MSF was putting out very good news indeed. Staffed by a cohort of laypeople and ordinary government nurses, the clinics were up and running, the organization said. Thousands of villagers were cramming the waiting rooms to test for HIV. And the shelves were stocked with drugs. By the time I made contact with MSF in mid-2005, a thousand people were on ARVs.
The program was run by an MSF doctor called Hermann Reuter. He is to occupy quite a few of the pages that follow. Reuter's guiding proposition was quite simple: If you provide treatment that works, people will come and get it. If you provide poor treatment, make people stand in lines, or shunt them from one institution to another, they will look elsewhere for succor, or they will stay at home and die. His work was that of a medical missionary: he wanted to show that you could provide decent AIDS treatment anywhere, even in places that had long ago been routed, and that if you did so, people would come forward.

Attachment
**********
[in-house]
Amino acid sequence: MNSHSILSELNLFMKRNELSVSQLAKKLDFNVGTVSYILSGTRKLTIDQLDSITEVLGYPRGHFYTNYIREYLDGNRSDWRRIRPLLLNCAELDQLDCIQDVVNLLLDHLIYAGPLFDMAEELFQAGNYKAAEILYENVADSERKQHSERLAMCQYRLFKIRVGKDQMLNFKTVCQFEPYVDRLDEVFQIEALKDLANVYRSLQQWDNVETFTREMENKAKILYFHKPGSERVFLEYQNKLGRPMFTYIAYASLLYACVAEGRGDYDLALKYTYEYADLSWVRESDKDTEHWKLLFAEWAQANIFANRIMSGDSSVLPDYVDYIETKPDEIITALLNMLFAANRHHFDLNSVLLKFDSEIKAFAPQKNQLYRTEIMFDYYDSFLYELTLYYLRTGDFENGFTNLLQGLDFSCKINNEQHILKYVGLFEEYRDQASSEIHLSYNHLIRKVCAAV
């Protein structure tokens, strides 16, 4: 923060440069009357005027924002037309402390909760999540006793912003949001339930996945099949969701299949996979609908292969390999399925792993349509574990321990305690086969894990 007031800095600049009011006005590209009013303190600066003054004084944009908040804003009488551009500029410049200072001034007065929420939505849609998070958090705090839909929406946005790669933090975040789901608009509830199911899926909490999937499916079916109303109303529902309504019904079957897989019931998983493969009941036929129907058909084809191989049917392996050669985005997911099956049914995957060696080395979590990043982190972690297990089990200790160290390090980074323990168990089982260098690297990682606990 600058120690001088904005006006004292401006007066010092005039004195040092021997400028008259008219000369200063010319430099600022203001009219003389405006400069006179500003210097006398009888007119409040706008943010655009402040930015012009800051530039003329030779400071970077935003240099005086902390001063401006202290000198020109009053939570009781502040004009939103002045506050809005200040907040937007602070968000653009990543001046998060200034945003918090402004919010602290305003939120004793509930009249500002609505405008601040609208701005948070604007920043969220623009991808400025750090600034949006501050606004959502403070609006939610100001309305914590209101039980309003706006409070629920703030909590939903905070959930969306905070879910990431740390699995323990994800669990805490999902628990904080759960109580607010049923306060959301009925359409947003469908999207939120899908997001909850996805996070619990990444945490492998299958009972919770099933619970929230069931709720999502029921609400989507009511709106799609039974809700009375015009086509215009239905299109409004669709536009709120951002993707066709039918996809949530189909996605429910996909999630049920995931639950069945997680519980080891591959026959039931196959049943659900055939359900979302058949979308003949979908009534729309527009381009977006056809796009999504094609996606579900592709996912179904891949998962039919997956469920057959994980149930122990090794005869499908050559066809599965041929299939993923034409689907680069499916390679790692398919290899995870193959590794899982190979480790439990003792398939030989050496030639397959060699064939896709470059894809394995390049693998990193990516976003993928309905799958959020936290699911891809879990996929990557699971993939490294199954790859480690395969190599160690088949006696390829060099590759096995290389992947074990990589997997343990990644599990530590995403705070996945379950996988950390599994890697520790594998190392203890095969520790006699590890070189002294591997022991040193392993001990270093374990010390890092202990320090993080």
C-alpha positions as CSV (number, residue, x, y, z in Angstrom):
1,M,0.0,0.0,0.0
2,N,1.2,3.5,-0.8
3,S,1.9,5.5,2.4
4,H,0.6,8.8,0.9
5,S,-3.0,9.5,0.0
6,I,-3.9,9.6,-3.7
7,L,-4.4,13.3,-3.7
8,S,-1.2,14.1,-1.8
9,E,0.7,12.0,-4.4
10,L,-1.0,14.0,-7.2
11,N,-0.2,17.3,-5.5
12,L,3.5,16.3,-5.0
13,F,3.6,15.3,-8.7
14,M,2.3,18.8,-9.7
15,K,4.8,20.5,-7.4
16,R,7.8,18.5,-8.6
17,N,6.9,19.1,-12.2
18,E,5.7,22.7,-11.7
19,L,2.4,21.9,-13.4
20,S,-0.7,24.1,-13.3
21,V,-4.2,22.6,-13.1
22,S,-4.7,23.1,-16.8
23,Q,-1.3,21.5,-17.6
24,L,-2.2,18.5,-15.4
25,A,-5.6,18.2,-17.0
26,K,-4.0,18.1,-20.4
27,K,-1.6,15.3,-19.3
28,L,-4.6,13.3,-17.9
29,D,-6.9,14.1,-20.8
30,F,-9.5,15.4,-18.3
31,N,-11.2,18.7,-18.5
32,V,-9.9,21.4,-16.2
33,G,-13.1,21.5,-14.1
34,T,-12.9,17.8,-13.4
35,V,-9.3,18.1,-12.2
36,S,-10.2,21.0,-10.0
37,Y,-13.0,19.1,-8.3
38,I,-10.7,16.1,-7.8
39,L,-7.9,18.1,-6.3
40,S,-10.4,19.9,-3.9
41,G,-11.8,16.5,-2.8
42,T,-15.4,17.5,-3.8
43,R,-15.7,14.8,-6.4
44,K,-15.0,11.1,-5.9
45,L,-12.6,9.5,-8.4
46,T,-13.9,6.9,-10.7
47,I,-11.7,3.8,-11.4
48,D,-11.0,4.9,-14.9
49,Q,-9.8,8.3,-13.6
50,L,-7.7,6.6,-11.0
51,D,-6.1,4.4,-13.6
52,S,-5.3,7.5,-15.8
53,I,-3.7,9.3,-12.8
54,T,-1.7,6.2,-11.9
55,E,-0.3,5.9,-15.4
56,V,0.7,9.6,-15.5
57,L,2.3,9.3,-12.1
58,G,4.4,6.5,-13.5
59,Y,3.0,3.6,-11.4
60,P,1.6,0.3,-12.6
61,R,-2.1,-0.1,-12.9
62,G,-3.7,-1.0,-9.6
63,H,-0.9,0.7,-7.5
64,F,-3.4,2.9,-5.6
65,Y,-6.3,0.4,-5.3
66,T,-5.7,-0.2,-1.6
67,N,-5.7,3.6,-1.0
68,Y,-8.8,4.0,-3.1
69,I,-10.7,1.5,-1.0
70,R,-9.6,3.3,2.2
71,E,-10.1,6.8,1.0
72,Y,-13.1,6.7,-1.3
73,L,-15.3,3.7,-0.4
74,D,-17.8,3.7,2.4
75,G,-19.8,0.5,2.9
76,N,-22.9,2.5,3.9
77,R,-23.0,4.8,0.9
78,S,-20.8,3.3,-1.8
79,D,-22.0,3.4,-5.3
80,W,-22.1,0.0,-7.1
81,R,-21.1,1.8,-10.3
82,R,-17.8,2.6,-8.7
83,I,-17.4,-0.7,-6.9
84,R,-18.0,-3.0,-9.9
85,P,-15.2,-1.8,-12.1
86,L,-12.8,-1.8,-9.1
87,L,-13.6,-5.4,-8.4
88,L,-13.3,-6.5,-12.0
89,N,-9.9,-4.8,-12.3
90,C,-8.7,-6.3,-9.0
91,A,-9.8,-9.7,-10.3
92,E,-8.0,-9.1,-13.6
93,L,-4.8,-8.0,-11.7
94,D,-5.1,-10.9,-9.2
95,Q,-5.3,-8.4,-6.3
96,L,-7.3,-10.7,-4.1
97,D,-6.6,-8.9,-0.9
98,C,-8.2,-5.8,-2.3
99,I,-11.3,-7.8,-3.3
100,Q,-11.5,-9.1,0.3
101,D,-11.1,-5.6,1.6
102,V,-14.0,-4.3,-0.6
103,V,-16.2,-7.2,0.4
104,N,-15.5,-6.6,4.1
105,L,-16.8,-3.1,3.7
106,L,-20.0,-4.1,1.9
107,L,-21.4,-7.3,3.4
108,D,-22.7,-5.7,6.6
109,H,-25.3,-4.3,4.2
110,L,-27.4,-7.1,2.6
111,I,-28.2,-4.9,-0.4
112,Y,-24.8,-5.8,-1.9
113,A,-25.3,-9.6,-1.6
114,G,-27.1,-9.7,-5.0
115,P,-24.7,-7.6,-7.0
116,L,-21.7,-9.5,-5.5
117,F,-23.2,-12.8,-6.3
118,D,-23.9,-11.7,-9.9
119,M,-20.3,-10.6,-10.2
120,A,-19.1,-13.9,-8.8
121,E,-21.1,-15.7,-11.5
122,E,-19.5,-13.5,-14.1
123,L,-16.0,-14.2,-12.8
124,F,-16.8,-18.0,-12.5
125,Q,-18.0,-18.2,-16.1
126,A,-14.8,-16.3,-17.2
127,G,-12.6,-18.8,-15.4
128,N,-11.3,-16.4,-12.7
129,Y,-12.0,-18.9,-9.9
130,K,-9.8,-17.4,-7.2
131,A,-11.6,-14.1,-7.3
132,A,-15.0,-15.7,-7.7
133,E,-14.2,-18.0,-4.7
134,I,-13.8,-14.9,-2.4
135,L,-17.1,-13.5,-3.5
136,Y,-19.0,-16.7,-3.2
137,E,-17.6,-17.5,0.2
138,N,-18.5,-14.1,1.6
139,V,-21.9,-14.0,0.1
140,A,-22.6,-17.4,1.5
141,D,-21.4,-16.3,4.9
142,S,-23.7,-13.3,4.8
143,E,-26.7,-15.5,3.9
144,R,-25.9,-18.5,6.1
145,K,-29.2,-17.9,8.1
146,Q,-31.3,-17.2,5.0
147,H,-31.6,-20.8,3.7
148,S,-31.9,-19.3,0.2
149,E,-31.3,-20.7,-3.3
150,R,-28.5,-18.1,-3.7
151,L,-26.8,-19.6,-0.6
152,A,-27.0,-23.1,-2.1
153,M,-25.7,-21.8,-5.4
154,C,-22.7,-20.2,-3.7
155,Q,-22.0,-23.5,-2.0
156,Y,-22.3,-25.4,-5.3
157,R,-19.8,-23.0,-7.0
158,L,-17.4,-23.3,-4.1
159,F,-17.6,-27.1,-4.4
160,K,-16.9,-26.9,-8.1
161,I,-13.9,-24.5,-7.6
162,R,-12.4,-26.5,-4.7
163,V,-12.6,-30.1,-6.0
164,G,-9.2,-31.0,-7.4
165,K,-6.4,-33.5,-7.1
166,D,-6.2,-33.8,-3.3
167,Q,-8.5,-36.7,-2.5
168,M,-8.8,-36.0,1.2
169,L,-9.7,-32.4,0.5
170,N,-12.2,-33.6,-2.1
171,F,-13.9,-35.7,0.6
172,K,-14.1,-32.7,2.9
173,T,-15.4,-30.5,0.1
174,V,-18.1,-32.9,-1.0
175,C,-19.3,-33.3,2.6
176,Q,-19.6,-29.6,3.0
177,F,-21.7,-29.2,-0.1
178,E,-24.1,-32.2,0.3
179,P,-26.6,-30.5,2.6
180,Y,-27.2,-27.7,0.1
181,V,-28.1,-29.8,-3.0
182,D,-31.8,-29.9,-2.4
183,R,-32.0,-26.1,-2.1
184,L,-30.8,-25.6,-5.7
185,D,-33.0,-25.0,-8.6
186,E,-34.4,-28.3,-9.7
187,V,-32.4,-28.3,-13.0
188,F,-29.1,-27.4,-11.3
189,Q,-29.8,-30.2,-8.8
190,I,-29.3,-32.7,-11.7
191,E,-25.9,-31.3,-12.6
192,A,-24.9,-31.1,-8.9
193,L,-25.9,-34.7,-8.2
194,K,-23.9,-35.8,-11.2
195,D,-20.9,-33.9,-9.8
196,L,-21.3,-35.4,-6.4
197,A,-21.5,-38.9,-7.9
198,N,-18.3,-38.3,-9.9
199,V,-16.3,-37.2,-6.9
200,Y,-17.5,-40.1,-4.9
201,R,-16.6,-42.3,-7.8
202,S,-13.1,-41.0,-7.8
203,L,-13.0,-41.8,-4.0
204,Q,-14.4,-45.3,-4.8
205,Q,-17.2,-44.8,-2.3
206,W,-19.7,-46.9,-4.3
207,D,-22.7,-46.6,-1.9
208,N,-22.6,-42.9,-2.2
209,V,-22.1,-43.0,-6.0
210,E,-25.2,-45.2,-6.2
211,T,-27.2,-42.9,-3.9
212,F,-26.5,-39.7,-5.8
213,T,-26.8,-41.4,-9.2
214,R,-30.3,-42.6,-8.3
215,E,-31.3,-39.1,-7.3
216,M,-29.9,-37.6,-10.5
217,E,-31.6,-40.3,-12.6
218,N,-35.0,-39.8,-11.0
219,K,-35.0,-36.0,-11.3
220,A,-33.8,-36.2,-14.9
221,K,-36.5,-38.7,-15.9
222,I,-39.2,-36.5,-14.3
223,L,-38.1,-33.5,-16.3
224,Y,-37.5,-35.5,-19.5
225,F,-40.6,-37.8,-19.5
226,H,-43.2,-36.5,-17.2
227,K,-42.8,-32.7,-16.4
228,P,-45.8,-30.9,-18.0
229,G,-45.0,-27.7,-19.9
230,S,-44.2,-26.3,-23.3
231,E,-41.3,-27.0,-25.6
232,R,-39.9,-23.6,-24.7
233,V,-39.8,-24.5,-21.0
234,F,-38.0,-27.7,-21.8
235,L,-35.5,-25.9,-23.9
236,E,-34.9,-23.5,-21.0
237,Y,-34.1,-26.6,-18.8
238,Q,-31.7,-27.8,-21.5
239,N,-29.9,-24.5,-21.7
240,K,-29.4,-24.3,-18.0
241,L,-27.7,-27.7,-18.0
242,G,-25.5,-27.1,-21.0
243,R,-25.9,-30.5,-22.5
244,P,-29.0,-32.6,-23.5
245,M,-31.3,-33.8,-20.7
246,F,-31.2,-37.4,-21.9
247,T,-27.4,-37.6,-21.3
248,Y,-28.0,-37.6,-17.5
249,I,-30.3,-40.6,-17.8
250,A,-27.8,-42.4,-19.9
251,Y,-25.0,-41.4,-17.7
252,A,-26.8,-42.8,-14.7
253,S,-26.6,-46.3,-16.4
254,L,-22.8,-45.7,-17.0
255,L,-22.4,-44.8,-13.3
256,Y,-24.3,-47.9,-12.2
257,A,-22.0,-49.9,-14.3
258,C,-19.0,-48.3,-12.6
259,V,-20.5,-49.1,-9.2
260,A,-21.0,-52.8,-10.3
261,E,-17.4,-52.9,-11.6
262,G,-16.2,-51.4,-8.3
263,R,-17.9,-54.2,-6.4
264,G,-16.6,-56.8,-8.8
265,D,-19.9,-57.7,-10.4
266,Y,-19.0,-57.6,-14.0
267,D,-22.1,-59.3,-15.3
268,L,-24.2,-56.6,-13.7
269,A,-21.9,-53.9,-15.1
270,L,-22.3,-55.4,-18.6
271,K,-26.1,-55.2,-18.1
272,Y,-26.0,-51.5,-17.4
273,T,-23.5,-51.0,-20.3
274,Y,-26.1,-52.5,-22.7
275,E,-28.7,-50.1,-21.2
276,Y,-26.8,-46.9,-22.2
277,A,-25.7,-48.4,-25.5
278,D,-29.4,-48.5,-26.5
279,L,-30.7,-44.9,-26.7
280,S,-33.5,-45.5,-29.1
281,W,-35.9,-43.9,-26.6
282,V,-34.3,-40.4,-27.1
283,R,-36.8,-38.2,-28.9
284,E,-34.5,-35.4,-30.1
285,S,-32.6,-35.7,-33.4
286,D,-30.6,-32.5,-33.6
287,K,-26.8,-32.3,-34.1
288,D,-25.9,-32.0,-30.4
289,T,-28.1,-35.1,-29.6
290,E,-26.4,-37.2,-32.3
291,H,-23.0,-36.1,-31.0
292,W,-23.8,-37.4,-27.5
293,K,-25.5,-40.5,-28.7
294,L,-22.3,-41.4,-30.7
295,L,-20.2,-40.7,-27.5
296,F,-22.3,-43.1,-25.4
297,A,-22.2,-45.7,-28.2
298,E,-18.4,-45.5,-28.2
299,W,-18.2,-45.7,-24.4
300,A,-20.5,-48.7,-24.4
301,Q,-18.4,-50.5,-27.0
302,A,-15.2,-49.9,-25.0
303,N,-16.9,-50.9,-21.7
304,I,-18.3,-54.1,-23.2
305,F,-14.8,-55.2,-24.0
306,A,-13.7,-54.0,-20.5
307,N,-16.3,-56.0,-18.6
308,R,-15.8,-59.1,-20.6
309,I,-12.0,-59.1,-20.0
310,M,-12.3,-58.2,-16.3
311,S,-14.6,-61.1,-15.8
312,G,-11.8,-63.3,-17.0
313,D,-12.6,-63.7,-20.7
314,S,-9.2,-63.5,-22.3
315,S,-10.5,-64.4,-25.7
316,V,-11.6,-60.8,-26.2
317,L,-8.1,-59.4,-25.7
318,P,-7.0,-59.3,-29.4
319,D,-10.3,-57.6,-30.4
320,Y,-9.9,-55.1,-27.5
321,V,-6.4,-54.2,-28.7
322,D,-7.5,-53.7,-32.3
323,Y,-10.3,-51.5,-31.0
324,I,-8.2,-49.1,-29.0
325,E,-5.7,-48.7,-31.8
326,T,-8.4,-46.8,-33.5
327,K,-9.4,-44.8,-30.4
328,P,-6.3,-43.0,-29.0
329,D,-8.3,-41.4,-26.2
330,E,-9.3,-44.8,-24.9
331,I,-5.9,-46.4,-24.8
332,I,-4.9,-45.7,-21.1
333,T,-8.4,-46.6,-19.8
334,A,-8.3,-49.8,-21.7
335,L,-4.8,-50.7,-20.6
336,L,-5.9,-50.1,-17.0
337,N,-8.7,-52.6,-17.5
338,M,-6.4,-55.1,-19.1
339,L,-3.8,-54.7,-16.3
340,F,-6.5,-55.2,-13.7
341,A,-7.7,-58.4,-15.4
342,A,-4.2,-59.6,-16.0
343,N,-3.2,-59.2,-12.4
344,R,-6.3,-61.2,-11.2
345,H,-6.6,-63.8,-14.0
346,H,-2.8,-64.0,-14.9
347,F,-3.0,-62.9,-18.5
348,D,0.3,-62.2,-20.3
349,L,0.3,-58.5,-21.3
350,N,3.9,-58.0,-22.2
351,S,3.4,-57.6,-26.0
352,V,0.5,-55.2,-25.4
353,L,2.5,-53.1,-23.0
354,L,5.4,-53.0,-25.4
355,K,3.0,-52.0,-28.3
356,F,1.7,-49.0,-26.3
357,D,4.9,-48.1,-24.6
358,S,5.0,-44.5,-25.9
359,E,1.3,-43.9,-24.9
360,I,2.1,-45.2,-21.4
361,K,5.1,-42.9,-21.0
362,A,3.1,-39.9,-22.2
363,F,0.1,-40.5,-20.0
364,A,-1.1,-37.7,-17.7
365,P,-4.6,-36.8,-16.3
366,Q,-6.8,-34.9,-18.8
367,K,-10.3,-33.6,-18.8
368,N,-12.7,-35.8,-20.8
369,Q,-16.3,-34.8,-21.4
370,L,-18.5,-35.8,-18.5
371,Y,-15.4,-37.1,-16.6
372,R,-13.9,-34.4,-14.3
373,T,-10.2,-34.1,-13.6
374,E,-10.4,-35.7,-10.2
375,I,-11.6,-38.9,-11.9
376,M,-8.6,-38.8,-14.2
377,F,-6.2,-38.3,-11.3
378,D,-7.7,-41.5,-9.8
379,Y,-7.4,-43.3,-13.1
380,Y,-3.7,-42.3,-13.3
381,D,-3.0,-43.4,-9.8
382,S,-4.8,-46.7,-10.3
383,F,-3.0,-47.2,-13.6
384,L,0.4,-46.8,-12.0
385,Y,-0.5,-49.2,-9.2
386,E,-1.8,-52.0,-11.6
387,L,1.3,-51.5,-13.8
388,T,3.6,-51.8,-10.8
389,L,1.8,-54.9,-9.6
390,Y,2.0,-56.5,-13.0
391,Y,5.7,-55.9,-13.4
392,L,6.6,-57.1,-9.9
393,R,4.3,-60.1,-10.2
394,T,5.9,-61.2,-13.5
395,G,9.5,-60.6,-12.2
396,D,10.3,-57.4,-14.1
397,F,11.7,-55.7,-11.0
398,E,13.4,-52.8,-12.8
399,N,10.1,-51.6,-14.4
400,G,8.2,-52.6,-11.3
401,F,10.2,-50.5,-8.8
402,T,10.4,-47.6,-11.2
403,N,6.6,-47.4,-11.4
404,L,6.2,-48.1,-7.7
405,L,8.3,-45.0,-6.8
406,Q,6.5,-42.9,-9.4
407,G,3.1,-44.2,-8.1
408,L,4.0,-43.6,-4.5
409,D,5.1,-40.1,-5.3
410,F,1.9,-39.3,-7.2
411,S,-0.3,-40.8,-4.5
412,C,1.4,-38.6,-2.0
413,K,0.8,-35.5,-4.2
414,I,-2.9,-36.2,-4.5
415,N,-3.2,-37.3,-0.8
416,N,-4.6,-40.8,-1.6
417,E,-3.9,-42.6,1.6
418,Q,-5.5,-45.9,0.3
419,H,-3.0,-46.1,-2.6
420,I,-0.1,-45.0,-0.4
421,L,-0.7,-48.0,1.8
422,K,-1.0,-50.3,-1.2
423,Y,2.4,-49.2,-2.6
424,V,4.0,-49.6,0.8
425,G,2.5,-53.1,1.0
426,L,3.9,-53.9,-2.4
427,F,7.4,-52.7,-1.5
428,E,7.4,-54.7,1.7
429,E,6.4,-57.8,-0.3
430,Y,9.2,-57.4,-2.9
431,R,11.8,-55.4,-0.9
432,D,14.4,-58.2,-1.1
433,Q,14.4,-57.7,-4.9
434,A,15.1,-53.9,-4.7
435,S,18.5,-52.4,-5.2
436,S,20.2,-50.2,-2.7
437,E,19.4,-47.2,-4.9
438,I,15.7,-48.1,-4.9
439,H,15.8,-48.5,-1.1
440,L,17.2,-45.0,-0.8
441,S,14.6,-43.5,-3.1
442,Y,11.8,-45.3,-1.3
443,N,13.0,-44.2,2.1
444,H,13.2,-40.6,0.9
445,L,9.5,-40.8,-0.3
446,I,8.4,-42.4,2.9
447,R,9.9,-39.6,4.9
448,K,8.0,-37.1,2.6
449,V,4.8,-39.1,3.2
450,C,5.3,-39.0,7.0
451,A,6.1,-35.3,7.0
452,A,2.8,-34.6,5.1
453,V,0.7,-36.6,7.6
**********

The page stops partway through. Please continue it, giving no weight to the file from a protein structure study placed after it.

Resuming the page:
I went to Lusikisiki deeply skeptical of Reuter's evangelical simplicity. While I wanted to resist the stance of the morbidly fascinated, I suspected that things in Lusikisiki were a lot more complicated than he made out. And it did not take long to find people who lived close to a clinic staying at home and dying. The question was why.